If you support live Blues acts, up and coming Blues talents and want to learn more about Blues news and Fathers of the Blues, ”LIKE” ---Bman’s Blues Report--- Facebook Page! I’m looking for great talent and trying to grow the audience for your favorite band!

Tuesday, March 12, 2013

Dynamic Roots Music Singer/Songwriter Gina Sicilia Readies New CD, "It Wasn't Real," for April 30 Release on VizzTone Label Group


Dynamic Roots Music Singer/Songwriter
Gina Sicilia Readies New CD, It Wasn’t Real, for Release April 30 on VizzTone Label Group

New Album Produced by Grammy-Winner Glenn Barratt



PHILADELPHIA, PA - Dynamic roots music singer/songwriter Gina Sicilia announces an April 30 release date for It Wasn’t Real, her new CD on the VizzTone Label Group, which promises to expand her burgeoning career as one of the most creative, exciting and diverse artists in the genre today.

Produced by Grammy-winner Glenn Barrett, It Wasn’t Real was recorded at Morningstar Studios in Gina’s hometown of Philadelphia, and features the singer backed by a cadre of local all-star session players who bring a soulful intensity that matches Sicilia’s emotionally-charged vocals. 

The new album’s nine original songs showcase Gina’s growth as a songwriter who can deal with universal themes of love and fate, but is able to inject a personal deep-felt longing throughout with her commanding vocal style. The lone cover is a scintillating re-working of the great Etta James’ 1961 hit, “Don’t Cry Baby.” 

“These songs mean a lot to me,” Gina says. “My goal is to write in a way that’s observant and soulful, and to get at the pleasures and the pressures of love, joy, family, responsibility…all the complexities that are part of living. And with Glenn’s help and the support of the great band he put together, I think I’ve made my best album.”

Considered a true rising star in the blues world ever since her debut album, Allow Me to Confess, brought her world-wide acclaim in 2007, Gina manages to raise the bar even further with It Wasn’t Real, throwing down a music gauntlet of soul, power, grit and energy for others to follow. Her songs and performances gracefully cross genres on the new album, too, with echoes of soul, rock and even Americana woven throughout the tapestry of sound she’s created on the new disc, bringing Gina’s music to an even wider audience.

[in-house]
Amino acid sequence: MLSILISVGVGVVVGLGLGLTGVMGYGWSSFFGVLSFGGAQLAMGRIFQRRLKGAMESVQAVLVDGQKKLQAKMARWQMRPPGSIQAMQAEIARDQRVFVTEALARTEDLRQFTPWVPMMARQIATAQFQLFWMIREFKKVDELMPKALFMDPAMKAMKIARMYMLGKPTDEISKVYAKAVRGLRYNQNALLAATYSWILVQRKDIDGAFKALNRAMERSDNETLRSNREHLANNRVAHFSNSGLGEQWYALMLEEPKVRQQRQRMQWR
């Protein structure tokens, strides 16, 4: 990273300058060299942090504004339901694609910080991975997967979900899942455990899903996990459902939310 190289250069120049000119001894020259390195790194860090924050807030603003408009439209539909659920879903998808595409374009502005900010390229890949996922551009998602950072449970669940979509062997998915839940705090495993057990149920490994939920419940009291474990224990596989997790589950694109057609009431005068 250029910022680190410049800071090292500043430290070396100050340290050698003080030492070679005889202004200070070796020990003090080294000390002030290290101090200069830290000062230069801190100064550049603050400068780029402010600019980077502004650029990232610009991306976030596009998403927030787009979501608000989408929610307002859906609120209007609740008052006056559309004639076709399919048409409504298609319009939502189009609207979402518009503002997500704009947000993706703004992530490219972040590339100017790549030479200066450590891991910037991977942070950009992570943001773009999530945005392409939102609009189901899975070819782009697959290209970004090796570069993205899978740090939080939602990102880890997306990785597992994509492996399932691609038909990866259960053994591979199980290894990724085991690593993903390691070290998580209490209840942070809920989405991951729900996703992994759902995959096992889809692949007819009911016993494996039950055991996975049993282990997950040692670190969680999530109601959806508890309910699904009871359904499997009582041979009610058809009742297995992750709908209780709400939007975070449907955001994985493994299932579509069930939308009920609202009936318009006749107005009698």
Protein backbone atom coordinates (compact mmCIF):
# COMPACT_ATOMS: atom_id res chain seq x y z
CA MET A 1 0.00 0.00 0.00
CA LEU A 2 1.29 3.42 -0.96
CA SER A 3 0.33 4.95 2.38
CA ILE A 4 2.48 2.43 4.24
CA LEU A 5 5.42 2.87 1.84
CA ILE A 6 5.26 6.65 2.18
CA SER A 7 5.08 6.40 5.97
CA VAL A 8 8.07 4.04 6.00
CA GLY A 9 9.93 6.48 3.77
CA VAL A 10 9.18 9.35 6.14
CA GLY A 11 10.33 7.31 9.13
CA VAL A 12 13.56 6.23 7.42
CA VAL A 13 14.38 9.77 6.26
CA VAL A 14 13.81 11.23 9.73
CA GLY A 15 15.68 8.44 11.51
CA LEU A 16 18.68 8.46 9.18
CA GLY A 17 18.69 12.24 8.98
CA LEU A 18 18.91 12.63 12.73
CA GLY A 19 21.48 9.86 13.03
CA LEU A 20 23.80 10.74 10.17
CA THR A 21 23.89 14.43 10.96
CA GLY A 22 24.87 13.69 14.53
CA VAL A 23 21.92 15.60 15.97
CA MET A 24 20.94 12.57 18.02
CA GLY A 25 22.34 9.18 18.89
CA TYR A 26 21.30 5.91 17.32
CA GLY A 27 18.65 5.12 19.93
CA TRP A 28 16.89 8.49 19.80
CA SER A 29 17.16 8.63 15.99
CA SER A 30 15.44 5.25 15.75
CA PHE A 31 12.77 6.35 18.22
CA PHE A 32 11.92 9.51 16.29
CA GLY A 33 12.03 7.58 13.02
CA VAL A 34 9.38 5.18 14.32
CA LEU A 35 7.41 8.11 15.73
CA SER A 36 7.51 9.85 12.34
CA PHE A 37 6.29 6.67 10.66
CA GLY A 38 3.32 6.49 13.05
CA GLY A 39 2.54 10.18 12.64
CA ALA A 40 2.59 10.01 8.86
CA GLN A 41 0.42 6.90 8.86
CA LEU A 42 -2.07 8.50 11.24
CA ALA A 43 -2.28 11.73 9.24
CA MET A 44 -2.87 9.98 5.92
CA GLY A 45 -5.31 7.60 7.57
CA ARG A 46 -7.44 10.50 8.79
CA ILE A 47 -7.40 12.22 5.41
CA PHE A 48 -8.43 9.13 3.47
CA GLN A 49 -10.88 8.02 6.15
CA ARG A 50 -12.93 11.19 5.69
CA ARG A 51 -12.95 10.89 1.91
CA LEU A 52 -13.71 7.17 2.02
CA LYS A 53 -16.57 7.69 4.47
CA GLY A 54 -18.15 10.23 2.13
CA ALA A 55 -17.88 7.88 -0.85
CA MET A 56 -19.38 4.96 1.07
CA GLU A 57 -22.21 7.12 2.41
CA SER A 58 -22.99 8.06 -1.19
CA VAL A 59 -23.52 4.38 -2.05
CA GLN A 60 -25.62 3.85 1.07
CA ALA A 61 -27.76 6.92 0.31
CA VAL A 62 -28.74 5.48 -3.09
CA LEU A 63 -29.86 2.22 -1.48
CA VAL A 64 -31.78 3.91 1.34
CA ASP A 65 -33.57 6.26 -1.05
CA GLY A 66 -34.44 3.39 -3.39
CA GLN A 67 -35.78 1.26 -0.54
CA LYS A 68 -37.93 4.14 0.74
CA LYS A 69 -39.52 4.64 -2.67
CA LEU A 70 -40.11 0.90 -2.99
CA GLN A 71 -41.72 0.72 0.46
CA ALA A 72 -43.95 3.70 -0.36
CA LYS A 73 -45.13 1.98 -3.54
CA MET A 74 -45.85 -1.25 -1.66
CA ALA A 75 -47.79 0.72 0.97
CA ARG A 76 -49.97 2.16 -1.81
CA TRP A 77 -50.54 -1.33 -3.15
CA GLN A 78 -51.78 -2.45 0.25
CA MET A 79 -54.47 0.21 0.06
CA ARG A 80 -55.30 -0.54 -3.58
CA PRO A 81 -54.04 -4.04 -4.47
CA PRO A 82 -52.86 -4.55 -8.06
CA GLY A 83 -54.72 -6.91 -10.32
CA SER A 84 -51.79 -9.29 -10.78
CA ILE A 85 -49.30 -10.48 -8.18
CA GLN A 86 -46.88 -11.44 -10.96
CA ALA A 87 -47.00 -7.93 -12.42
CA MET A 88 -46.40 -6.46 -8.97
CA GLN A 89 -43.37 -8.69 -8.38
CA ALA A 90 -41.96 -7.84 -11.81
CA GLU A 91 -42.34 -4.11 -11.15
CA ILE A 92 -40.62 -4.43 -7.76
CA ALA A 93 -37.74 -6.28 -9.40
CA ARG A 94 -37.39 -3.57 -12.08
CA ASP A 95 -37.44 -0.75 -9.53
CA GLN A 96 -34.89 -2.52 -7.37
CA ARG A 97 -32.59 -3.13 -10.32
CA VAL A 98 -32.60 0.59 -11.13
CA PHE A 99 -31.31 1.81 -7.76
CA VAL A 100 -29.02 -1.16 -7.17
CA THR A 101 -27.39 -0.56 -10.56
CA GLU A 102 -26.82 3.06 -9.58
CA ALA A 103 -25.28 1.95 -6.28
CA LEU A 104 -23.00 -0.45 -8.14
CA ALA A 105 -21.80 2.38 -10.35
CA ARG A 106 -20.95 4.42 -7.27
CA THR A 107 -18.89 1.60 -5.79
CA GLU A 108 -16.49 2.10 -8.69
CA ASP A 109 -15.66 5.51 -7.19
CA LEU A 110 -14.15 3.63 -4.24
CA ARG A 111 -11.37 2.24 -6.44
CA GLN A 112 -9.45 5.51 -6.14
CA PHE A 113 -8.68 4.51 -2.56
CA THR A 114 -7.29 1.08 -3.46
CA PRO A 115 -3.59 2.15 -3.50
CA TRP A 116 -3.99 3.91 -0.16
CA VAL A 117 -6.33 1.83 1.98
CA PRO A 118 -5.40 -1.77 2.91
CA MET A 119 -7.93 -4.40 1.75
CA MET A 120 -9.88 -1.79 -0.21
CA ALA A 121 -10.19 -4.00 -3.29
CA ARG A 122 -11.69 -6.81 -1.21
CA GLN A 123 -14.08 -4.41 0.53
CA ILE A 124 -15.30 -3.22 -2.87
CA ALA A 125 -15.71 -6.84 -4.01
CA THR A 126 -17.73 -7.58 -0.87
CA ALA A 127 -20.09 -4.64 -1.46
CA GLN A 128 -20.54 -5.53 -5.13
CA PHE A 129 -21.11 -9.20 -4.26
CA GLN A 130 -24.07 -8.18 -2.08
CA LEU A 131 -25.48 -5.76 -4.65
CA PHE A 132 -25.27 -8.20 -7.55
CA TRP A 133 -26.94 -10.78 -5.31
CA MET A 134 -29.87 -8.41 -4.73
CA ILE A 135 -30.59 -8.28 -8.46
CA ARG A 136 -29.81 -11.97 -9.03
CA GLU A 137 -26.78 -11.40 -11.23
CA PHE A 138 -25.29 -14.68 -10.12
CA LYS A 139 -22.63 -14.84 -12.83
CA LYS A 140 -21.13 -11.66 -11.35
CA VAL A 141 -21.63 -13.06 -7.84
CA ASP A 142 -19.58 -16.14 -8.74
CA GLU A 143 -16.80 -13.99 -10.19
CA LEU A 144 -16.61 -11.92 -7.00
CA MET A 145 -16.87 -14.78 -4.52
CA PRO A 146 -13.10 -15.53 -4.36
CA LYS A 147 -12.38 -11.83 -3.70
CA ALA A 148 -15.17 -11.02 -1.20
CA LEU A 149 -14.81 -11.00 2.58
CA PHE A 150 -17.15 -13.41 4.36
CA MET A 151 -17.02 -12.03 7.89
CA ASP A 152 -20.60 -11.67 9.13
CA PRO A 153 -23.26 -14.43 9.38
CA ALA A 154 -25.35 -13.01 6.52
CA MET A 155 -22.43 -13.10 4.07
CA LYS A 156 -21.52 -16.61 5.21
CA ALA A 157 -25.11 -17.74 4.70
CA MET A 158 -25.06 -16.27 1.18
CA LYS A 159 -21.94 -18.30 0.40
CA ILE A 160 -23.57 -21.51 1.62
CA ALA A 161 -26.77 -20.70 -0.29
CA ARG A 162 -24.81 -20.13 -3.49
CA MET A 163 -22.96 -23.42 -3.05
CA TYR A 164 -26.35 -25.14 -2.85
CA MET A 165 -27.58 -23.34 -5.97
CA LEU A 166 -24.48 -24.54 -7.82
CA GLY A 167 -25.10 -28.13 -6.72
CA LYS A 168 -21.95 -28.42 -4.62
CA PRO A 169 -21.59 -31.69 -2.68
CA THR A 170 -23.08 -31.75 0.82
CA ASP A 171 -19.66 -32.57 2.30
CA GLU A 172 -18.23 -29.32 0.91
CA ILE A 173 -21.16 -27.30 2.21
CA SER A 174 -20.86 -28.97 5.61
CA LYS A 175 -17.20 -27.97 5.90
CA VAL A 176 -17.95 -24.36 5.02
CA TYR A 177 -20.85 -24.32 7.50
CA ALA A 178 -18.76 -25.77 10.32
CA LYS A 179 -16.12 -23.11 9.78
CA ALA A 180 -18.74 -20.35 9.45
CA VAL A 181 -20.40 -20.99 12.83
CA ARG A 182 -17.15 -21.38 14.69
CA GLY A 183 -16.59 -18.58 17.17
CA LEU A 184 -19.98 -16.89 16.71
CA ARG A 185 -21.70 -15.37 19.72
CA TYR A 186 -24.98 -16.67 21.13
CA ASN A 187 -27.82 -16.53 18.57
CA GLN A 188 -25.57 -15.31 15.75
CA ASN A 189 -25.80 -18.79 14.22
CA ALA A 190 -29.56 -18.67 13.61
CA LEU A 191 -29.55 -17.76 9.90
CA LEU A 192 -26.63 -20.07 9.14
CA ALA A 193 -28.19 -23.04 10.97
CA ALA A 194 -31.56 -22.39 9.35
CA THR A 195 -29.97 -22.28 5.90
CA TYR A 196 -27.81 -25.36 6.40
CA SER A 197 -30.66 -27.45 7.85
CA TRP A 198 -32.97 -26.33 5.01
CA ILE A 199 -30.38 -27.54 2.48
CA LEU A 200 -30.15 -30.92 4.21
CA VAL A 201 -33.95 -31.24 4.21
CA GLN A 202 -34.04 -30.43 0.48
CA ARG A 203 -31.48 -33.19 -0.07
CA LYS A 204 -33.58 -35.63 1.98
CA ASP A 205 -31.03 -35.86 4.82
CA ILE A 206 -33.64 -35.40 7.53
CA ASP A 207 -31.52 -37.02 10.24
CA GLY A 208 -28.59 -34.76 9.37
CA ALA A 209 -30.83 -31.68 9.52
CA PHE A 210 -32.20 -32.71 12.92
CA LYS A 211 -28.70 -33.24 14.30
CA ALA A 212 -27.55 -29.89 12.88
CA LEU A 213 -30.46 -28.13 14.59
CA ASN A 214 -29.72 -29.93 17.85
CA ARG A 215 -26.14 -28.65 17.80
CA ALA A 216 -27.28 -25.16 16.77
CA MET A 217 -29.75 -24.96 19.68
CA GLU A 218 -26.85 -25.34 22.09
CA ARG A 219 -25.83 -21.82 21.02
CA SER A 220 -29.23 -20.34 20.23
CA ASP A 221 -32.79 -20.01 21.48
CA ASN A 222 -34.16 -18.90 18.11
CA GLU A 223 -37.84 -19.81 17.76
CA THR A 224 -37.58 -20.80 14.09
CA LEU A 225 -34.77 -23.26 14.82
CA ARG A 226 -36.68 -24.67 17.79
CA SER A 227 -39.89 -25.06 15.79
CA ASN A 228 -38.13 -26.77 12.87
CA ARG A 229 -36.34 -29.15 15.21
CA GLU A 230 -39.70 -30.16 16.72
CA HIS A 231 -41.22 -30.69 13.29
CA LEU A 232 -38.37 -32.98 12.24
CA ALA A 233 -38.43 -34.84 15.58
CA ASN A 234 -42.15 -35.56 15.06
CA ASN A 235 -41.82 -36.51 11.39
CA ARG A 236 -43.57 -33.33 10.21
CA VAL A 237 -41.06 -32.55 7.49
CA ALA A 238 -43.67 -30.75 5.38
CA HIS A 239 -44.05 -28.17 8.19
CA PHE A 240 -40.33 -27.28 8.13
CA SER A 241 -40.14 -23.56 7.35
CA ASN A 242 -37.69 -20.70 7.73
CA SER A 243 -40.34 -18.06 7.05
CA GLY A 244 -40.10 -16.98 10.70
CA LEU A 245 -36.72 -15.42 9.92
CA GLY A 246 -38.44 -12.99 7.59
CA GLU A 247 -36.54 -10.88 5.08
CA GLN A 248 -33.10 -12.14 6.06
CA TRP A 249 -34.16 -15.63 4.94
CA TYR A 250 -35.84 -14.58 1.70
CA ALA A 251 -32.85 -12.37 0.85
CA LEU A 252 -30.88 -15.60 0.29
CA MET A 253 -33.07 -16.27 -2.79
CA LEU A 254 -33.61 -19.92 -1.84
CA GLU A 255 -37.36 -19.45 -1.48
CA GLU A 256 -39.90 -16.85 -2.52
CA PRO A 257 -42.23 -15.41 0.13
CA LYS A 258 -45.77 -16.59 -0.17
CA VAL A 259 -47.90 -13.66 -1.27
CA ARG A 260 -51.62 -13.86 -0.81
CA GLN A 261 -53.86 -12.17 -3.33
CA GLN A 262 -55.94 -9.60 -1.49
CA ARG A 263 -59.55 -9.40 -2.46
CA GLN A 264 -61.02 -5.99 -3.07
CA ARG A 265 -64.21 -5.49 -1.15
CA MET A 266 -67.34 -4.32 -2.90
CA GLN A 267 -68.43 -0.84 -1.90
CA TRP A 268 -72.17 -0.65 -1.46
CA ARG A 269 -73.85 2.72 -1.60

“Even though I’m mostly known in the blues world, I love and I’ve absorbed all kinds of music — R&B, country, doo-wop, jazz, soul, pop and blues. So when I get inspired to write a song, it’s likely to go anywhere and even combine those styles,” Sicilia explains. Threads of those genres can also be heard in her previous three albums, including 2008’s Hey Sugar and 2011’s Can’t Control Myself, which were all produced by Sicilia’s bandleader and guitarist Dave Gross.

“Working with Glenn took me out of the comfort zone Dave and I have together, and that made me a little nervous and forced me to push myself,” Sicilia recalls. “That gave me the edge and the encouragement I needed to explore the entire breadth of my vocal range, which I think people get to hear for the first time on this album.”

Gina Sicilia got her first true taste of performing in front of an audience at age 19 during the weekly jams held at Philadelphia blues and jazz club, Warmdaddy’s, beginning in 2005. She’d already acquired her eclectic musical taste from her parents, who played all kinds of music on their home stereo, including pop tunes from her father’s native Italy. But after she ordered a packaged-for-TV compilation album called Solid Gold Soul that featured Bobby Bland, Etta James, Otis Redding, Aretha Franklin and others, she become hooked on old-school soul, blues and R&B.